European dairy cooperative Arla Foods has entered a commitment to help further develop a sustainable dairy industry in Nigeria under a public-private partnership.
Arla said it is already engaged in existing development projects within the Nigerian dairy sector but has now signed a new memorandum of understanding with Kaduna State and the Nigerian government where the co-op will act as a commercial partner to collect, process and bring local milk to the market, according to a statement.
In return, Kaduna State and the Nigerian government will offer 1,000 nomadic dairy farmers permanent land with access to water, giving them the opportunity to expand their farms. Securing infrastructure such as roads, power and water is also part of the public commitment.
“The new public-private partnership entered into by Arla is the first of its size in Nigeria and is part of Arla’s business strategy to meet consumer demand in Nigeria through a balance between development of the local dairy sector and imported milk and dairy products,” the statement read.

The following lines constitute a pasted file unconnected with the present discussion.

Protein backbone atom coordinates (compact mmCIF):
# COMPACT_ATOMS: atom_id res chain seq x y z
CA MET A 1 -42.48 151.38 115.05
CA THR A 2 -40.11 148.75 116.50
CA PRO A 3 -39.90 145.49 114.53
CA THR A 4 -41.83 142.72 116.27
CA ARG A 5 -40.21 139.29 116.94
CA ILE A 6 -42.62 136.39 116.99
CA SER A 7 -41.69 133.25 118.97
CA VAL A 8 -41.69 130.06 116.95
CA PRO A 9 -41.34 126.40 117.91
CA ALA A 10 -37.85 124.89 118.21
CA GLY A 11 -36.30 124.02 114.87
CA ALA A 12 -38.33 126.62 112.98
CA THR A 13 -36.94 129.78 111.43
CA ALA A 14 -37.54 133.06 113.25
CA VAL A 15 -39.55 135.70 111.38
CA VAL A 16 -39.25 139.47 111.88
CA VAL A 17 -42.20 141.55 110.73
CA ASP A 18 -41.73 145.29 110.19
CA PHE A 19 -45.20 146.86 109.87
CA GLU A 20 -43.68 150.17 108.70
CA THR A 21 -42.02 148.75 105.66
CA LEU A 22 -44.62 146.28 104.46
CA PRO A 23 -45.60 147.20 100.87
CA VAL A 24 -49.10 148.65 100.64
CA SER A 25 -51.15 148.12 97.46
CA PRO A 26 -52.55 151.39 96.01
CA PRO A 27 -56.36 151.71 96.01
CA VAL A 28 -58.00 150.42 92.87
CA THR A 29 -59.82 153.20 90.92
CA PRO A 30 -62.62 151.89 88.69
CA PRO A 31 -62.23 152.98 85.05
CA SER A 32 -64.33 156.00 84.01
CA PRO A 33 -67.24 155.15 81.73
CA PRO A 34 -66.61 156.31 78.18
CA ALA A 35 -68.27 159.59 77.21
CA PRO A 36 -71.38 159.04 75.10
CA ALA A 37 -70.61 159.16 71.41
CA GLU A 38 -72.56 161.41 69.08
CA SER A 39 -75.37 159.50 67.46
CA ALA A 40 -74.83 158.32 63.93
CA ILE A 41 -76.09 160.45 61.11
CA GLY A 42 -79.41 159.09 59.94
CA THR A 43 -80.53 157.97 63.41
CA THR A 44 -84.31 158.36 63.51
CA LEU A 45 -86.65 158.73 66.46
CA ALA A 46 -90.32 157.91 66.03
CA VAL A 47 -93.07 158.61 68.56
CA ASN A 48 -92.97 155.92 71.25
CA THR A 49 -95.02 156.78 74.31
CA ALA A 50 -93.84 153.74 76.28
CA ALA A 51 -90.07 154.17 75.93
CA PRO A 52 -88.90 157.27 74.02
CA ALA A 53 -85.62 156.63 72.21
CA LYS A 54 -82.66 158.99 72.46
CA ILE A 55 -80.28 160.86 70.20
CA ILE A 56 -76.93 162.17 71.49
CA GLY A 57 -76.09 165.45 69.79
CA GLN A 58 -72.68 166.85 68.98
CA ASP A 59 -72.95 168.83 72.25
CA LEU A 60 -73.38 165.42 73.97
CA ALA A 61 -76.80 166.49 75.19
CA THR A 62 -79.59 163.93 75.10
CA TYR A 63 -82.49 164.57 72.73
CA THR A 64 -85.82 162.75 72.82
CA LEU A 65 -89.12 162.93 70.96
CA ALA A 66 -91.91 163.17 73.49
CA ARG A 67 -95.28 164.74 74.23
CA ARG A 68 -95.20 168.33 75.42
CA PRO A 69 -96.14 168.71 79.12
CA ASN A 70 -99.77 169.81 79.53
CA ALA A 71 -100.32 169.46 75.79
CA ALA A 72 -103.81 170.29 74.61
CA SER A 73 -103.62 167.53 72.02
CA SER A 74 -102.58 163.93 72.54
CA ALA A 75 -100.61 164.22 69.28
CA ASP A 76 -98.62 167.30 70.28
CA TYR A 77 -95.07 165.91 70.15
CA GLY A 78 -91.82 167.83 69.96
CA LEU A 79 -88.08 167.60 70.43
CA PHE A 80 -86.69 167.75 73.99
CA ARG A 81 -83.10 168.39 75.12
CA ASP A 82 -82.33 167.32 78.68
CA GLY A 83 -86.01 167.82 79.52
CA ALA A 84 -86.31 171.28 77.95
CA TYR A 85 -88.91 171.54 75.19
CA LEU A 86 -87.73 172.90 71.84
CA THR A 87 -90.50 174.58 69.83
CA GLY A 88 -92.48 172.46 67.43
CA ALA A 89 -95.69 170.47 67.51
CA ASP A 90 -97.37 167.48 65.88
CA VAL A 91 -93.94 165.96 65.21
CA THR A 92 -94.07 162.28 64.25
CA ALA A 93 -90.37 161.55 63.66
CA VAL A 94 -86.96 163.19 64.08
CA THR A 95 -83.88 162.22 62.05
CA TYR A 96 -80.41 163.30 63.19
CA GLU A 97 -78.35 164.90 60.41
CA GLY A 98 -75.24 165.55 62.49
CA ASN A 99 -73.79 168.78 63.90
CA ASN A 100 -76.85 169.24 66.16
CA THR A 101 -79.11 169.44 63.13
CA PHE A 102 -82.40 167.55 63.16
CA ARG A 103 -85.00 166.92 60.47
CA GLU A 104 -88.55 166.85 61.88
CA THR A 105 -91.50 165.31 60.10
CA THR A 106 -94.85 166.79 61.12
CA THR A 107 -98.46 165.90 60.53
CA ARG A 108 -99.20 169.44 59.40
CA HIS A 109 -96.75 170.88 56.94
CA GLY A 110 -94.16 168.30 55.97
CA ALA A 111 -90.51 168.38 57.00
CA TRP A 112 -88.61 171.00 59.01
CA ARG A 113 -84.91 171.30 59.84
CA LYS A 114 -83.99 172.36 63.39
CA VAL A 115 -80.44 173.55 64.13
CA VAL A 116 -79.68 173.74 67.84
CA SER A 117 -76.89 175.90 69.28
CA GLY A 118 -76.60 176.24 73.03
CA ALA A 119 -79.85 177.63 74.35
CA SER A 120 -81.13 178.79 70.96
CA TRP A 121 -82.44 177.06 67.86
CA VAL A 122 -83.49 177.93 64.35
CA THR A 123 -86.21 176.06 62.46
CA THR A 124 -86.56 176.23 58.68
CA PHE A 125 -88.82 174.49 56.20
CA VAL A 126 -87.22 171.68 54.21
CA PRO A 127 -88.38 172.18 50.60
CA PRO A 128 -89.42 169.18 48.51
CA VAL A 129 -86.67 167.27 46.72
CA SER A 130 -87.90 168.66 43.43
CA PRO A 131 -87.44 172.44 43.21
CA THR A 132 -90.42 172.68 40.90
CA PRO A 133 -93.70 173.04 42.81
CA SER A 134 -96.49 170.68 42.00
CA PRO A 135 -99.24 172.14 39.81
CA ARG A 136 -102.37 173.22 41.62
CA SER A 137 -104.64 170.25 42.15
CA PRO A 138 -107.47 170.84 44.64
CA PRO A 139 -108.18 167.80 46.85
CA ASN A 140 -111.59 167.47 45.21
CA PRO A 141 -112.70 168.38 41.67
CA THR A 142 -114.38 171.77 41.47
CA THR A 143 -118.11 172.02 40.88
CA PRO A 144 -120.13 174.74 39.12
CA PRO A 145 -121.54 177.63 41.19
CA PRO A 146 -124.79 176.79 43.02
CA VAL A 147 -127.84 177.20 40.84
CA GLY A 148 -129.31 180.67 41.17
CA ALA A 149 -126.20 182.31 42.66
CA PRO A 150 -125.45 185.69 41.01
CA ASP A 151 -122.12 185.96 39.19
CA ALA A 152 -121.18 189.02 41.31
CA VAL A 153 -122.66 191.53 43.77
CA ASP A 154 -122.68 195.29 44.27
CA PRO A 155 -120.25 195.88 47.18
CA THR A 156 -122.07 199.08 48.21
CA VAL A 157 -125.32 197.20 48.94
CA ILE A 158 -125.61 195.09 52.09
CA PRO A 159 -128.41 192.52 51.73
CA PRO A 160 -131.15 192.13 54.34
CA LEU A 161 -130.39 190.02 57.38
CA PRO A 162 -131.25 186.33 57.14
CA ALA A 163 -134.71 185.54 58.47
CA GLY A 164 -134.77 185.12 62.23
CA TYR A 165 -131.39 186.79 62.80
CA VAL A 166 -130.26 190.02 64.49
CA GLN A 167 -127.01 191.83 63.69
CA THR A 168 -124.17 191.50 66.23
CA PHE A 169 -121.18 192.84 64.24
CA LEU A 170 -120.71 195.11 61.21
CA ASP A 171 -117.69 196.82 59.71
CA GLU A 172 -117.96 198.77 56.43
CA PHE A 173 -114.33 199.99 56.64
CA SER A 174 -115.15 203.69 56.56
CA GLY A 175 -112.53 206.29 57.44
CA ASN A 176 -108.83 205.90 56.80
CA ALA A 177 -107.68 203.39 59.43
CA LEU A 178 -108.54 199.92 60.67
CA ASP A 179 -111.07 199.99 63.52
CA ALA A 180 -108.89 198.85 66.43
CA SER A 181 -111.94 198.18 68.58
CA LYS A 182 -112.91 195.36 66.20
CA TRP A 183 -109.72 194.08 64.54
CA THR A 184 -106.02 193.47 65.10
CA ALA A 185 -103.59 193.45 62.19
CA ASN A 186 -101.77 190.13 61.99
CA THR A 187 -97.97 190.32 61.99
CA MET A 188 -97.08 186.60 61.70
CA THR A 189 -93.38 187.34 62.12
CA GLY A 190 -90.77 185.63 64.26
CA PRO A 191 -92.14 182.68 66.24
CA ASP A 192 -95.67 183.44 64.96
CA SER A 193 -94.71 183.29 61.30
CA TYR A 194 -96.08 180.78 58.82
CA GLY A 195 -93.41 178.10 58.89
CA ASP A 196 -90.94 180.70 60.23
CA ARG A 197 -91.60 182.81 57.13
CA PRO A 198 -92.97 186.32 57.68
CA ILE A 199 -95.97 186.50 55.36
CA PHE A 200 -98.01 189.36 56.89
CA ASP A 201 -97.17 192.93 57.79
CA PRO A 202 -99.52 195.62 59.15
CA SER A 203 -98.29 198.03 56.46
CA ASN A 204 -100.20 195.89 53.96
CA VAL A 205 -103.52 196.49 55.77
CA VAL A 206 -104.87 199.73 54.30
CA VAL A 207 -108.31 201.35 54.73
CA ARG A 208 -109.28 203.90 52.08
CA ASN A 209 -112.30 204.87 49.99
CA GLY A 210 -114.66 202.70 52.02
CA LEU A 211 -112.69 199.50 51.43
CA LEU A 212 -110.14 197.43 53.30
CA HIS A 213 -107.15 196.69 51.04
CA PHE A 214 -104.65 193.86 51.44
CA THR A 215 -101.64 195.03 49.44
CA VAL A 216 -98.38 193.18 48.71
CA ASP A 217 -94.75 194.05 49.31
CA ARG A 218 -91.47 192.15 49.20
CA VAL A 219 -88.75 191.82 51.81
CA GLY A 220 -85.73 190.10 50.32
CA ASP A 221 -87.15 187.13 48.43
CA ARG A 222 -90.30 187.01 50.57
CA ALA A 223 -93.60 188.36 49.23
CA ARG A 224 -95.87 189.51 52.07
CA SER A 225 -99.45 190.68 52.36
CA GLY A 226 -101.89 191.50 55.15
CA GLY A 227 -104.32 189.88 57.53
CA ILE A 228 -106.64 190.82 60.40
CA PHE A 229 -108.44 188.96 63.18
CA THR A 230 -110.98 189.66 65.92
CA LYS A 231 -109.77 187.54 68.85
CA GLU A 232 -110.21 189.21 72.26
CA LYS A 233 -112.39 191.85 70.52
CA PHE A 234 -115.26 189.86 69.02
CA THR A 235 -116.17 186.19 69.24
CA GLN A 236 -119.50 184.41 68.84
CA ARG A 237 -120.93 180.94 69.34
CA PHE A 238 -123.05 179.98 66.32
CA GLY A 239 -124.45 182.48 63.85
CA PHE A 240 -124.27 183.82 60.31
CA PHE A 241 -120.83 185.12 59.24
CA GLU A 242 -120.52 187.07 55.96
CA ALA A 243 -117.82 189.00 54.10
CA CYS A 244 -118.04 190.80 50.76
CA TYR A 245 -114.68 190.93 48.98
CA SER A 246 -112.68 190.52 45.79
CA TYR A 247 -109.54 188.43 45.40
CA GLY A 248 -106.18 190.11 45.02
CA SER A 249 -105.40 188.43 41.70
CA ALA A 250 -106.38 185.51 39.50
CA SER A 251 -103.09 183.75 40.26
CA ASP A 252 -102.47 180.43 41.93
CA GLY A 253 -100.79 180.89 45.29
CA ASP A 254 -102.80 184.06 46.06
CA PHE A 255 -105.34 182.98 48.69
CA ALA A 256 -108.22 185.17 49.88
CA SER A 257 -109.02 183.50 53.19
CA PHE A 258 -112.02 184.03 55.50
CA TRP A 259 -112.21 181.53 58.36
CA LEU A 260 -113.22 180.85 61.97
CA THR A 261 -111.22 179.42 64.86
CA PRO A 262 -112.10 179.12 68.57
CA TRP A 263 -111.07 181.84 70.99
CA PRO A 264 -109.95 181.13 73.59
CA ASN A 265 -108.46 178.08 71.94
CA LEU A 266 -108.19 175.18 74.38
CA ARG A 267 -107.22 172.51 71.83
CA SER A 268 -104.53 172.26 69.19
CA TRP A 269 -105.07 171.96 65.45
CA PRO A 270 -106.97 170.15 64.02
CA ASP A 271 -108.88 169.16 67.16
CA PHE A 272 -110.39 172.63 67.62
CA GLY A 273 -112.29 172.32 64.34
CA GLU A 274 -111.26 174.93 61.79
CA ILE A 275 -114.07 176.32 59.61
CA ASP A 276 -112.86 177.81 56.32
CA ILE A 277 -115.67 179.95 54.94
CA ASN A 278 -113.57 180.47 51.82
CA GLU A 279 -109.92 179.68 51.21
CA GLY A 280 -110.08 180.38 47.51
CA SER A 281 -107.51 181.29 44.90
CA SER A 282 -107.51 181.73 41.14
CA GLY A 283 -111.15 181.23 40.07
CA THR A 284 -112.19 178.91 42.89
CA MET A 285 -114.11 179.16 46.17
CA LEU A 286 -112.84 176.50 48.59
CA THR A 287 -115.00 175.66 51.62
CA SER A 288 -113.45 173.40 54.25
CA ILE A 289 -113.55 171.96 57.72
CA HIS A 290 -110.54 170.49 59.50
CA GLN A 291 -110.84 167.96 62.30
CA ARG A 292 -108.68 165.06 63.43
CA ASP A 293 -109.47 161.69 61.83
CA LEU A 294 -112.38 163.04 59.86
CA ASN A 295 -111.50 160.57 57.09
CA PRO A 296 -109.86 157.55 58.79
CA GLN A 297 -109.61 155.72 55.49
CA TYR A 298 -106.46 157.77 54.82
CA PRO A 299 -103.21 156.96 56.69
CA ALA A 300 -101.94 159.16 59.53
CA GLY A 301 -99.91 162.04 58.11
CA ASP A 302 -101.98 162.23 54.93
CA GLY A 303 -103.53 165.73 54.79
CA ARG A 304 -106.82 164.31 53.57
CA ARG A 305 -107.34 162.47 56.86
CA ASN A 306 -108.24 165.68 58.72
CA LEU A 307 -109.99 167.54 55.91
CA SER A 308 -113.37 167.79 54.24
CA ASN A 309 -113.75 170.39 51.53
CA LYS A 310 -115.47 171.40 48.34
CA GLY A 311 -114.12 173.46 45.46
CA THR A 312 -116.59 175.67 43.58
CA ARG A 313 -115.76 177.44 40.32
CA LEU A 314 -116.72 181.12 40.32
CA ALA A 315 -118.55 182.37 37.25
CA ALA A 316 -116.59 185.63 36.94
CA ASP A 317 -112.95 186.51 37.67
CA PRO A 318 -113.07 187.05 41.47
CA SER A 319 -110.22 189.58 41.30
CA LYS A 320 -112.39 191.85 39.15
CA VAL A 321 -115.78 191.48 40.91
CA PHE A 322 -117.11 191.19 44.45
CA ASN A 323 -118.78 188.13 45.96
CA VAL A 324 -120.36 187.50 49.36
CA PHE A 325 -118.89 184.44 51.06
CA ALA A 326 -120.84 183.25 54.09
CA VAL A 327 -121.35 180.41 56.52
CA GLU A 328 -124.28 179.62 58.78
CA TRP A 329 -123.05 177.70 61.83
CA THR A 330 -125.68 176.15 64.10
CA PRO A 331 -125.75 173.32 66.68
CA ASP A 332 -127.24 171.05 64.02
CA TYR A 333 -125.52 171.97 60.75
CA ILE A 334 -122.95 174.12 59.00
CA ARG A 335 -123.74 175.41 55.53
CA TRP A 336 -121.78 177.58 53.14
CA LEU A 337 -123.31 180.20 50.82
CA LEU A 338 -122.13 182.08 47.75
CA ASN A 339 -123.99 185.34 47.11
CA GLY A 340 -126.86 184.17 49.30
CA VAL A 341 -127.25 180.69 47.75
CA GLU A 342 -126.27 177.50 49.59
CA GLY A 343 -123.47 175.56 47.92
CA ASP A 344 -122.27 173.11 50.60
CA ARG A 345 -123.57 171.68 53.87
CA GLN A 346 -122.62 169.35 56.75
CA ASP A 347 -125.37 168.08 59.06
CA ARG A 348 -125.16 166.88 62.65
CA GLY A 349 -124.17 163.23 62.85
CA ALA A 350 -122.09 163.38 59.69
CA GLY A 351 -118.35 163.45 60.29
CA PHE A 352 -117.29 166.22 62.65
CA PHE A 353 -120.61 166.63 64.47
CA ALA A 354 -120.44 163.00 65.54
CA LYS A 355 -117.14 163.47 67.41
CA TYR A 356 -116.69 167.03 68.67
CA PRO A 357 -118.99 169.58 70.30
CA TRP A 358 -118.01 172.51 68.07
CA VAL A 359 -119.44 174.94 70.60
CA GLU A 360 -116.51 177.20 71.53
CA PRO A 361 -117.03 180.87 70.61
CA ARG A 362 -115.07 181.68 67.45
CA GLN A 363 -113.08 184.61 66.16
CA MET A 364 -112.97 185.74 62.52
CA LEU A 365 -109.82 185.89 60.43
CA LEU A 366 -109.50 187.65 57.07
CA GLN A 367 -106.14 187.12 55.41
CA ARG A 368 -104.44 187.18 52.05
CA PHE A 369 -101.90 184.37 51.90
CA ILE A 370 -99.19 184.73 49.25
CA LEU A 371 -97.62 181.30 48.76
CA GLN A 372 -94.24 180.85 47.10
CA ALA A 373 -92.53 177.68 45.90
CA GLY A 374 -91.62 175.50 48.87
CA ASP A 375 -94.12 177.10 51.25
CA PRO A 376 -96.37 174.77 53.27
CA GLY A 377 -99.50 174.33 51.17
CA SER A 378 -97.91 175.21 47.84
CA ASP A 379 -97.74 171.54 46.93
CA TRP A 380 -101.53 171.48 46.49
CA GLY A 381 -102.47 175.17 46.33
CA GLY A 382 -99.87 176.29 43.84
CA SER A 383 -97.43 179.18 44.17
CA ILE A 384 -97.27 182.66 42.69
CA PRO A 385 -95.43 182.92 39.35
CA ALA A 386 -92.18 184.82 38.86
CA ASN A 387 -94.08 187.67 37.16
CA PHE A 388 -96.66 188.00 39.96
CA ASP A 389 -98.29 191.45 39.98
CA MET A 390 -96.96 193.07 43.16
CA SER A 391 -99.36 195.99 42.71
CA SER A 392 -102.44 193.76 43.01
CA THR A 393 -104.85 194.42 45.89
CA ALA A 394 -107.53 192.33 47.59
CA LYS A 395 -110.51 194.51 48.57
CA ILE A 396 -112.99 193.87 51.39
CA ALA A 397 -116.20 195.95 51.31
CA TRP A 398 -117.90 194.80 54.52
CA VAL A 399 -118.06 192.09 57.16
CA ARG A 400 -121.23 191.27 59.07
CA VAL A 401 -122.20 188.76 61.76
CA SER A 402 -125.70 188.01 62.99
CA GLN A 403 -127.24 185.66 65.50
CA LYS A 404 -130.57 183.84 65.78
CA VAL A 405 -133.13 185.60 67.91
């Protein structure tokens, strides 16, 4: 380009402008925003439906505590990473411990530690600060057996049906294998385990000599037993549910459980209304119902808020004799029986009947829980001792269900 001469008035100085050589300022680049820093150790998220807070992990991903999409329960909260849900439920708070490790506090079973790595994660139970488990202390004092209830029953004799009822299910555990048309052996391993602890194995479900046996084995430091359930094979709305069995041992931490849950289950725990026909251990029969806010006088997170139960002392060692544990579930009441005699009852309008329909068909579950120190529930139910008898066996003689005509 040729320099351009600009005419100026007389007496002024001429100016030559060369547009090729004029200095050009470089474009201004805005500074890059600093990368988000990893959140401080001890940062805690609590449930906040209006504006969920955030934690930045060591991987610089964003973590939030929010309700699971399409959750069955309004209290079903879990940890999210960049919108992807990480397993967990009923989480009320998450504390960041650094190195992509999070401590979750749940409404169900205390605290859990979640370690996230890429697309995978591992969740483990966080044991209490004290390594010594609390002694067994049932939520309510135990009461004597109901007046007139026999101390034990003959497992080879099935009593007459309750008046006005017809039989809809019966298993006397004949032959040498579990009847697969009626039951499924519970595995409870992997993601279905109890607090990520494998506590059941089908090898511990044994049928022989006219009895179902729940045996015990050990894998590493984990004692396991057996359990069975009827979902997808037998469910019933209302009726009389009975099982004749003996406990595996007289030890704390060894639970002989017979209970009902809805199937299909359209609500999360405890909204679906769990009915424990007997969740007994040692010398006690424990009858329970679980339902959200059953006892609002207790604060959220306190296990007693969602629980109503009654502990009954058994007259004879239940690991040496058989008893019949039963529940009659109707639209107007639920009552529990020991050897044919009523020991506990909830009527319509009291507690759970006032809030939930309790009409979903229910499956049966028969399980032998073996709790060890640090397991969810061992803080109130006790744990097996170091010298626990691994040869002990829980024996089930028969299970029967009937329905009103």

Arla said the project will primarily be funded by loans provided by the Central Bank of Nigeria and guaranteed by the local state. As the commercial partner, the co-op will also invest in establishing milk-collection centres.
Tim Jørgensen, executive vice president and head of Arla Foods International, said: “With demand for nutritional dairy products increasing amongst Nigeria’s fast-growing population, there is a clear opportunity and need to support the development of the local dairy industry to help meet this demand.
“As a company with a history of successful collaboration on local dairy development projects and a long-term commitment to our Nigerian consumers, customers and partners, we are delighted about this new partnership because it will make a real difference in many farmers’ businesses and lives.”
Arla said Nigeria’s dairy industry can currently only supply less than 10% of the demand, which is “increasing exponentially as the population grows over the next decades”. The co-op joins Dutch counterpart FrieslandCampina, which also formed a partnership in Nigeria earlier this year to transform milk production and make dairy products more affordable and accessible.
Jørgensen added: “Bringing local milk into our product portfolio is part of the way we believe that our business will be long-term successful in Nigeria. We will only succeed in growing local farmers’ incomes, Nigeria’s dairy sector and achieving Arla’s ambitions in West Africa if the project and its activities are commercially viable.”